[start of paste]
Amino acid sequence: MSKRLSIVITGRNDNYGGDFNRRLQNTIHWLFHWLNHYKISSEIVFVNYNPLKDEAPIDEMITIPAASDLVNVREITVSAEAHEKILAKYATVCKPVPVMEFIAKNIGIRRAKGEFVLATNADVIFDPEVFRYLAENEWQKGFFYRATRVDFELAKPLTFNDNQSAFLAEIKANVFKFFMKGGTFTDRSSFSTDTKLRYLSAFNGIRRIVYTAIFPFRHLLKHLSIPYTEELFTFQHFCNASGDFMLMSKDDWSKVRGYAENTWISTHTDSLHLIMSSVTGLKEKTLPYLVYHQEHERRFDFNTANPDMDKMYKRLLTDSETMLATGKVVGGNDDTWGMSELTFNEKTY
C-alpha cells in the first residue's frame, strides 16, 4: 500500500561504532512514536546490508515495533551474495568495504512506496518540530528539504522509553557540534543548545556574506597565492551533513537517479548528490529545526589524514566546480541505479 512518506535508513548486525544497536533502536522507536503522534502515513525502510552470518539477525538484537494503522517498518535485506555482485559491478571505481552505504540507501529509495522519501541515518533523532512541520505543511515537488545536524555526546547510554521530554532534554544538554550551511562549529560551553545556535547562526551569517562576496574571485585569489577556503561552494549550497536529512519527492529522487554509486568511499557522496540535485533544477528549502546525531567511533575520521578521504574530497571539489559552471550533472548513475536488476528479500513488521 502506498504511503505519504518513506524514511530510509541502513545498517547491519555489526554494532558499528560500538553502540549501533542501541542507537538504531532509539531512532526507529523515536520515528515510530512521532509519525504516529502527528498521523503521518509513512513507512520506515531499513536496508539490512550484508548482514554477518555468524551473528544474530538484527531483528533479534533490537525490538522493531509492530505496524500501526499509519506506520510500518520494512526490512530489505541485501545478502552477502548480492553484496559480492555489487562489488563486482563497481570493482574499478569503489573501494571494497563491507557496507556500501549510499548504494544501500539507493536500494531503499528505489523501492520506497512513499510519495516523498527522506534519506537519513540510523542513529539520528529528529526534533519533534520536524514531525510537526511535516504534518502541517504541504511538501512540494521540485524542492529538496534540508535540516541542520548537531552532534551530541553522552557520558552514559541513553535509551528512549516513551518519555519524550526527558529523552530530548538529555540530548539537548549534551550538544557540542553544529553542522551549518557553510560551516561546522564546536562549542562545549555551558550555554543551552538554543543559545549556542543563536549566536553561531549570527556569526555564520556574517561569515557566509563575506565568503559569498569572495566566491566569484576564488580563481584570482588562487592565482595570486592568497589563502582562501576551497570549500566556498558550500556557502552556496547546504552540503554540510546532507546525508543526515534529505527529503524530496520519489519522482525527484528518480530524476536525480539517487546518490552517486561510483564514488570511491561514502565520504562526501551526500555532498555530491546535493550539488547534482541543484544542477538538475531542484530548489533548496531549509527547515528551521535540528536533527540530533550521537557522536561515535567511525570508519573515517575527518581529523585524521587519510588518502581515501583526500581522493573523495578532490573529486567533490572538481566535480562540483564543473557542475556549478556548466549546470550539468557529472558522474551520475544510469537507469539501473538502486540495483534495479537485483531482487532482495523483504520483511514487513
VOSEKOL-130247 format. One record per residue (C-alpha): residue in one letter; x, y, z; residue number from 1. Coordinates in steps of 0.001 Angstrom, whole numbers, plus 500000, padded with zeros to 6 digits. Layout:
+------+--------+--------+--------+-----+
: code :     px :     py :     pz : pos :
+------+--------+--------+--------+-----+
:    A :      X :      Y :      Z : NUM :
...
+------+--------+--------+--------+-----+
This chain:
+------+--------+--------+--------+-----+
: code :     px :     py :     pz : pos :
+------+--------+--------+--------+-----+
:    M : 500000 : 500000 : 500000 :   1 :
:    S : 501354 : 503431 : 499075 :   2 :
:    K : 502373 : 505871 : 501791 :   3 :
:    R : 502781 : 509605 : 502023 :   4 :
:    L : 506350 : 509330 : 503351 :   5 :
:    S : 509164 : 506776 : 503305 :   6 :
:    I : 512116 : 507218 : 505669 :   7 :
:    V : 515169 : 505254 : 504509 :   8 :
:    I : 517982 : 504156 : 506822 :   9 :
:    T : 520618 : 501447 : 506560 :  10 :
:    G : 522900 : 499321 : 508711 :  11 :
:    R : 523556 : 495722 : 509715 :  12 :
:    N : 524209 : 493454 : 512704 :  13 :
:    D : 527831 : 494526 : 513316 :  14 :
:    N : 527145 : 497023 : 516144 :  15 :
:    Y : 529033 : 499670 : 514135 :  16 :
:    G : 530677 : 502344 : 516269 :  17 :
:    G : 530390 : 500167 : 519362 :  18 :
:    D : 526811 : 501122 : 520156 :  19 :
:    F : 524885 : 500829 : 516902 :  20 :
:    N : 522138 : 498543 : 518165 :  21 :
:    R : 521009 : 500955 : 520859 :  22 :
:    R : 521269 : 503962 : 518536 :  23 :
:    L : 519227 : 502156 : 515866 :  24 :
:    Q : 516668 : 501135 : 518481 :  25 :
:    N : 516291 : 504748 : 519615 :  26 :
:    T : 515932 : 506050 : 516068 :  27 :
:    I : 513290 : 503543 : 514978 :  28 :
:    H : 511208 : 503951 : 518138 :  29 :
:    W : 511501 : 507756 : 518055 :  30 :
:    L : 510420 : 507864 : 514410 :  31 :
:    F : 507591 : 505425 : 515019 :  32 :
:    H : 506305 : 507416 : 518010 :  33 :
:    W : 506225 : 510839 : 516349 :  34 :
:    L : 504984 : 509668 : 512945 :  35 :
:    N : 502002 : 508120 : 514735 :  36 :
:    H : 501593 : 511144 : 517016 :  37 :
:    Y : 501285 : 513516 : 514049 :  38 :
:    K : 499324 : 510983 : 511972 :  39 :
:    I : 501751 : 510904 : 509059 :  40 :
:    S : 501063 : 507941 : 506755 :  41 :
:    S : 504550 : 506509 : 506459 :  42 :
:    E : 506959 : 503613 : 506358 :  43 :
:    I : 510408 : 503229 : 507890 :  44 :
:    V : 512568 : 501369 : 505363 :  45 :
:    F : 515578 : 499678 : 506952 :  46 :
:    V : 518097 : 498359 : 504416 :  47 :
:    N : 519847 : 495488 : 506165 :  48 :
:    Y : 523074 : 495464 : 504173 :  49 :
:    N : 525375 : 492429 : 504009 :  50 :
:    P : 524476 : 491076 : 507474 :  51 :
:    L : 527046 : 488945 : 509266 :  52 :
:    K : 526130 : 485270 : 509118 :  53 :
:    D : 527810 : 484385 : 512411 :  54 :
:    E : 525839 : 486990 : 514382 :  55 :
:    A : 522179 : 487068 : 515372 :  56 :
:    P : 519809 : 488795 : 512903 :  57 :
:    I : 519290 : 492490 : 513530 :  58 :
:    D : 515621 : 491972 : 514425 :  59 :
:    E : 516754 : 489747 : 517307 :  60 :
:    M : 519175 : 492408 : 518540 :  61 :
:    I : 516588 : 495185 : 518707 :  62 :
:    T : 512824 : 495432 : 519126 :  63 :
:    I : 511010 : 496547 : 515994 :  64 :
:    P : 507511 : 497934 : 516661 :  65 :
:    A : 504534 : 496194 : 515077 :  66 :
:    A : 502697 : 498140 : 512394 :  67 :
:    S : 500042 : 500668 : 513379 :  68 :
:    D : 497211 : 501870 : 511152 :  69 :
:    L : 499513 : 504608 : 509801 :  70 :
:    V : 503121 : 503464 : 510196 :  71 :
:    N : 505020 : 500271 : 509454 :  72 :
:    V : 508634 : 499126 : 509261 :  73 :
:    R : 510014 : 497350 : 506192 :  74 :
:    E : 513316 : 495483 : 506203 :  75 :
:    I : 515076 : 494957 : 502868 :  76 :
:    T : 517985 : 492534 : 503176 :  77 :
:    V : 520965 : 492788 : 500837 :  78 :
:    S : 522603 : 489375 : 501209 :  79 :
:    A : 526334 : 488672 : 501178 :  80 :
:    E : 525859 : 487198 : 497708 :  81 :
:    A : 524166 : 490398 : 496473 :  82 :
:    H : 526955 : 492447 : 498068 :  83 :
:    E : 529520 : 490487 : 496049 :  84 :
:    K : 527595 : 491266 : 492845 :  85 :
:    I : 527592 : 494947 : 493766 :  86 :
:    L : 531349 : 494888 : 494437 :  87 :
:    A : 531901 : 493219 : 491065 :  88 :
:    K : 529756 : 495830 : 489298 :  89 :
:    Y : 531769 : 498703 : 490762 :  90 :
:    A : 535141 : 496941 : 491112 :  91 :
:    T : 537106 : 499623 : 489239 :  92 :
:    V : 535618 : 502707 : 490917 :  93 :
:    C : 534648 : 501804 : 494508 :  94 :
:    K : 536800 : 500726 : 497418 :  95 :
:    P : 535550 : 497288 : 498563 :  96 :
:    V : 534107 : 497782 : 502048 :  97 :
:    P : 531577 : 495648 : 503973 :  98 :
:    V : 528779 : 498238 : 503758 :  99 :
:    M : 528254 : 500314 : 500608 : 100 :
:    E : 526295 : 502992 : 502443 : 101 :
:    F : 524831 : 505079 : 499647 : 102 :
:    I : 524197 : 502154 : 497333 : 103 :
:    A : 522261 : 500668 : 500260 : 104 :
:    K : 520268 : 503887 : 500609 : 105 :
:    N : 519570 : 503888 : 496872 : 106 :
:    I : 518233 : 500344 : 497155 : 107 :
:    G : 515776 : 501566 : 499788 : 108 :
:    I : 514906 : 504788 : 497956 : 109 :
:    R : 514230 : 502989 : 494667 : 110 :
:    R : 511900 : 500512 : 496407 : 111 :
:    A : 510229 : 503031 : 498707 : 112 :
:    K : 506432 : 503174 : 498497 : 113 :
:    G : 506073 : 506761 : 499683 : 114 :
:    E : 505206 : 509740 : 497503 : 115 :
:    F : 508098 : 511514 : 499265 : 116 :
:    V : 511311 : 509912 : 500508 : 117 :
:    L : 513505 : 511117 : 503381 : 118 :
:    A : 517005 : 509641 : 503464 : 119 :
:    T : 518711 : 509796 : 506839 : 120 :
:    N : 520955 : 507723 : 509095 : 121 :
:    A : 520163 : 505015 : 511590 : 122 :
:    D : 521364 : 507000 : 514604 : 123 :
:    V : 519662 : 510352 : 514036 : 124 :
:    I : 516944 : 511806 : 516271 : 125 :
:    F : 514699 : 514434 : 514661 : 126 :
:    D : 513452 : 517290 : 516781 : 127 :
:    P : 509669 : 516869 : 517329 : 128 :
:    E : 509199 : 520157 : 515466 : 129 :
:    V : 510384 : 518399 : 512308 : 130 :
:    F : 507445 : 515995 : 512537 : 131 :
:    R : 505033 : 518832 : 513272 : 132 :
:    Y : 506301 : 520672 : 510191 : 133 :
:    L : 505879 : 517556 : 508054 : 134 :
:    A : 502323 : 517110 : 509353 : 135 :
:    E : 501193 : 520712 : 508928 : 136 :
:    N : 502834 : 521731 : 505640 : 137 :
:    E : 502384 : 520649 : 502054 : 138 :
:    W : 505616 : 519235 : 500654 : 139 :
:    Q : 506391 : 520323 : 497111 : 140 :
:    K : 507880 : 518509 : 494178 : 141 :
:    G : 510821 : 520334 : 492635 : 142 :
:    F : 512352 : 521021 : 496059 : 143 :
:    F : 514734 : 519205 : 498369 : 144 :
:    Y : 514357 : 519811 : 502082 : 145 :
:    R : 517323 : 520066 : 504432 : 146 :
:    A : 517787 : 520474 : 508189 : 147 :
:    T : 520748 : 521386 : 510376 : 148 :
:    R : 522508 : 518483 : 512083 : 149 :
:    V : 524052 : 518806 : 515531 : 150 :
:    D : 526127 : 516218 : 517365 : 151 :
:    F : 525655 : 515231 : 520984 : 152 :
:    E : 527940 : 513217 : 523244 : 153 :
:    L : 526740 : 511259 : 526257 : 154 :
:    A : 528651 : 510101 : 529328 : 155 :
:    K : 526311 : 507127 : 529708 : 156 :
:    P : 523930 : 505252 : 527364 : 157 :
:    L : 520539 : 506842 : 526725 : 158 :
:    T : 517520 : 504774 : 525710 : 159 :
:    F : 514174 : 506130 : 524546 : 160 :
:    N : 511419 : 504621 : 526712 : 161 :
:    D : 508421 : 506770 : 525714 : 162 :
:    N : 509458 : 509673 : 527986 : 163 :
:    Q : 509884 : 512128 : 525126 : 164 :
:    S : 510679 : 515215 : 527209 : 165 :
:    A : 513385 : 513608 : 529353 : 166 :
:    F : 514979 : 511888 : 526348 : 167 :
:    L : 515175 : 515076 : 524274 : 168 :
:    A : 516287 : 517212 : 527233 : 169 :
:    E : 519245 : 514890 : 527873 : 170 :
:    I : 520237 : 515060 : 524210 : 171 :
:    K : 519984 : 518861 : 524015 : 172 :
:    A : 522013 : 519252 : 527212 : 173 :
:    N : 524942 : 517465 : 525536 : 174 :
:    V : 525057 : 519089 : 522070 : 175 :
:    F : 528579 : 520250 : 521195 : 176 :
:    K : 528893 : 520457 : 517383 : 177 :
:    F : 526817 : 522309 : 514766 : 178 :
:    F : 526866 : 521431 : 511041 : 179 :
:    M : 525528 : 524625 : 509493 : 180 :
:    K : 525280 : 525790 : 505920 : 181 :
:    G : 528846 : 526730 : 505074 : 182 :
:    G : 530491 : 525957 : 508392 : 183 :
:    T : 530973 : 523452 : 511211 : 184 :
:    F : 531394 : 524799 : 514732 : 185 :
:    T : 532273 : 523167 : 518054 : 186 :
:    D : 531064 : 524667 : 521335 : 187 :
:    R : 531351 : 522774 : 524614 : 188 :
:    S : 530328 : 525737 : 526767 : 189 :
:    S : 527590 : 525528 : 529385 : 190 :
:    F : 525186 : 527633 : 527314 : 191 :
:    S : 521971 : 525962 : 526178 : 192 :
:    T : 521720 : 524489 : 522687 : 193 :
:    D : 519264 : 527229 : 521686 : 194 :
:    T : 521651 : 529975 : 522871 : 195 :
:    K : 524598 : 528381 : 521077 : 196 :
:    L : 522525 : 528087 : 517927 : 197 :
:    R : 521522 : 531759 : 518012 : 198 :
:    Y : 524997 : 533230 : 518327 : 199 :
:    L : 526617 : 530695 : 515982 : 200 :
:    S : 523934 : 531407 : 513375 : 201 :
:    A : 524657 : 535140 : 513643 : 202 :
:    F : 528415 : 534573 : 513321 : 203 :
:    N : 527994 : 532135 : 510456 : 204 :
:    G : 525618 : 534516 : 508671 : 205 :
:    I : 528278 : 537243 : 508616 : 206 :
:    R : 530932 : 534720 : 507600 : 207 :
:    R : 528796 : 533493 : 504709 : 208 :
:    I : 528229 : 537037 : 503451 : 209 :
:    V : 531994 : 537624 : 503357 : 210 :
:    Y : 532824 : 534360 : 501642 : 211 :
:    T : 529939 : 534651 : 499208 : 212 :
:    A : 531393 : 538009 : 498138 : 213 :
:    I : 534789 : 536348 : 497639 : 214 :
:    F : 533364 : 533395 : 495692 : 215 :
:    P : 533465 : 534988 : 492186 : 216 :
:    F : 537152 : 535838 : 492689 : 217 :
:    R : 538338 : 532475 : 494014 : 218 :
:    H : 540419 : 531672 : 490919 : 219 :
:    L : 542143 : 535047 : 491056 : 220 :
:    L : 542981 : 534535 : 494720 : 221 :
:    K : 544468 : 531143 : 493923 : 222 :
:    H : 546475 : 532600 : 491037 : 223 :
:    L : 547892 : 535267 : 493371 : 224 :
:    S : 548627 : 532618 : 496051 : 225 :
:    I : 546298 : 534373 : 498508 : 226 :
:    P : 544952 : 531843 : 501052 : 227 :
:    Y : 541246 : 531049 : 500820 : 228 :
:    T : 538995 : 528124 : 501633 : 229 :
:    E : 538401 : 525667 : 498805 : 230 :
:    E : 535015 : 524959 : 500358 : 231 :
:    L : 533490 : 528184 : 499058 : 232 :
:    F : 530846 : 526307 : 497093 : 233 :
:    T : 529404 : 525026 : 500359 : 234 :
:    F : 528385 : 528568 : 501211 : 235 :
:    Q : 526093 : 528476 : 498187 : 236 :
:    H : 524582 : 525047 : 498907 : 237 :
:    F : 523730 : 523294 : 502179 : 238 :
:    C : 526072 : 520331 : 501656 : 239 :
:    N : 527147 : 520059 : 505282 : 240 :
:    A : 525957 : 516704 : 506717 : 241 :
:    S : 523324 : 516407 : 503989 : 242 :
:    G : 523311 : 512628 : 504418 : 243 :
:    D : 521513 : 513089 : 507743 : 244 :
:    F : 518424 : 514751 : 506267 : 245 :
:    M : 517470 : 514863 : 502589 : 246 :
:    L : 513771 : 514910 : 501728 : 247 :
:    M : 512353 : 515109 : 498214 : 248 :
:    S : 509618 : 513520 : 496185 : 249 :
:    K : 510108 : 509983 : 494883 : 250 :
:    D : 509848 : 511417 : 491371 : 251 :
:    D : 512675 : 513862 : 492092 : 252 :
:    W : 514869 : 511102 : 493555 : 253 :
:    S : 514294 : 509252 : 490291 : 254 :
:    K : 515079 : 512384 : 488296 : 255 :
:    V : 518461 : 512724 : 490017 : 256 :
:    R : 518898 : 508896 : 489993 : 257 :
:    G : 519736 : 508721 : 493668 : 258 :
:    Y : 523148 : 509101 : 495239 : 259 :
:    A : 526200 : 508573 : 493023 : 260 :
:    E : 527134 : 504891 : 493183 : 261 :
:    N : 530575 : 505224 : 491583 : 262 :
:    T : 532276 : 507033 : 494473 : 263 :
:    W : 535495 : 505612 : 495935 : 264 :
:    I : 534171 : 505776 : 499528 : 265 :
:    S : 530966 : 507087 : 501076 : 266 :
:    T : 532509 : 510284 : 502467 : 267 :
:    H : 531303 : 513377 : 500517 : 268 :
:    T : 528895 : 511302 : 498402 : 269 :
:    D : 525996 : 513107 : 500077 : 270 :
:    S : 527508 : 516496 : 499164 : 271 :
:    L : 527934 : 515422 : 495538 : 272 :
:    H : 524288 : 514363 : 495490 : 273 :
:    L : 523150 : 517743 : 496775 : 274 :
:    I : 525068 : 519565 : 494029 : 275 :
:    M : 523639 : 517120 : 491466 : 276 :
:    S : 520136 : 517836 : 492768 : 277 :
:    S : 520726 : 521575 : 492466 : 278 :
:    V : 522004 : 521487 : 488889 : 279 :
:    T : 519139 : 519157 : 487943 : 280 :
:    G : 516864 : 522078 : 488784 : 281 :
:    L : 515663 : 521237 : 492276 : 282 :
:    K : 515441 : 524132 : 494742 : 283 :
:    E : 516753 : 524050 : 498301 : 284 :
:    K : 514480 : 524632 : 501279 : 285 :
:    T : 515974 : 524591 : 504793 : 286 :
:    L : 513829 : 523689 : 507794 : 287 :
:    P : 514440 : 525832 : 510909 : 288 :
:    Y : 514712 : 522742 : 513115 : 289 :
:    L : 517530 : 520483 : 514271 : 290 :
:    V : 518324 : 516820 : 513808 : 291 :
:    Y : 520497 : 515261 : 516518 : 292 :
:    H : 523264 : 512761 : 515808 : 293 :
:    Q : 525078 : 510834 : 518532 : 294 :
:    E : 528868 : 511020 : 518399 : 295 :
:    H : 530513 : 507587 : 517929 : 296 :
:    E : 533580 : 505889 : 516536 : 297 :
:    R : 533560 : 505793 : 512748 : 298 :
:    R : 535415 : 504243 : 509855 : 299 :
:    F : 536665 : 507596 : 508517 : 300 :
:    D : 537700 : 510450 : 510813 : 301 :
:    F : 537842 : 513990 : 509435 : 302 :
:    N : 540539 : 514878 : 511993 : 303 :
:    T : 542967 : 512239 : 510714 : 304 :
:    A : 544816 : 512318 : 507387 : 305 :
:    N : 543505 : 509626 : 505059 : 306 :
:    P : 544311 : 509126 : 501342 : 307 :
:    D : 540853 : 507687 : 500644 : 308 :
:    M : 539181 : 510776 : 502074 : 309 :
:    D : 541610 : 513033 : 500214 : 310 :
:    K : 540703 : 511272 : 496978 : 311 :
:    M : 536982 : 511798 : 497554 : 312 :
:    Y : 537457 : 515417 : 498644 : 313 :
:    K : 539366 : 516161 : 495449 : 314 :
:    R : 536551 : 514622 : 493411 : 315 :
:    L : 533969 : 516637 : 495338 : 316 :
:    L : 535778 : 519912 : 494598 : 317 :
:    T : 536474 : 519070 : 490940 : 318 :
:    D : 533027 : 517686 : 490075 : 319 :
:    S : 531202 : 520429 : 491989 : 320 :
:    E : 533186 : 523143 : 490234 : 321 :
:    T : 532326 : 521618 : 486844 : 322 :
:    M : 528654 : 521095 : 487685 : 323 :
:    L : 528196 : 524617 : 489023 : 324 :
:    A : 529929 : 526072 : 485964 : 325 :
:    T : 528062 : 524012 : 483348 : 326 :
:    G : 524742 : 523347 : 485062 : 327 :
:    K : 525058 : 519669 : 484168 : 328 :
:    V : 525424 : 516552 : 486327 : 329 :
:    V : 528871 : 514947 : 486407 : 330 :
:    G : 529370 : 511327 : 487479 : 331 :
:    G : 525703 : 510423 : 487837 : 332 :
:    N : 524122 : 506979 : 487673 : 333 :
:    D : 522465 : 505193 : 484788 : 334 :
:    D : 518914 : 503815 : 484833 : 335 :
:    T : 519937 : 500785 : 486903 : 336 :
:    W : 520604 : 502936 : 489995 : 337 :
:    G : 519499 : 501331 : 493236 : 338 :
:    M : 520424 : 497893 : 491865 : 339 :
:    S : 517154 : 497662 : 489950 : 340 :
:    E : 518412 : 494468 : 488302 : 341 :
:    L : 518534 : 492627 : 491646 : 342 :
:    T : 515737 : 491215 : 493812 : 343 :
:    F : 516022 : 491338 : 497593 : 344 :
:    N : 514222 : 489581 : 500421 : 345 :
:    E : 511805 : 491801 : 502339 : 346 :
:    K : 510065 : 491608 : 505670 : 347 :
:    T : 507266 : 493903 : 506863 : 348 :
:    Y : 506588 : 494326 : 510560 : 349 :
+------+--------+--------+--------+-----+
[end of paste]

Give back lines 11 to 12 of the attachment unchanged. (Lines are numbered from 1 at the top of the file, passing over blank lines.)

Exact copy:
+------+--------+--------+--------+-----+
: code :     px :     py :     pz : pos :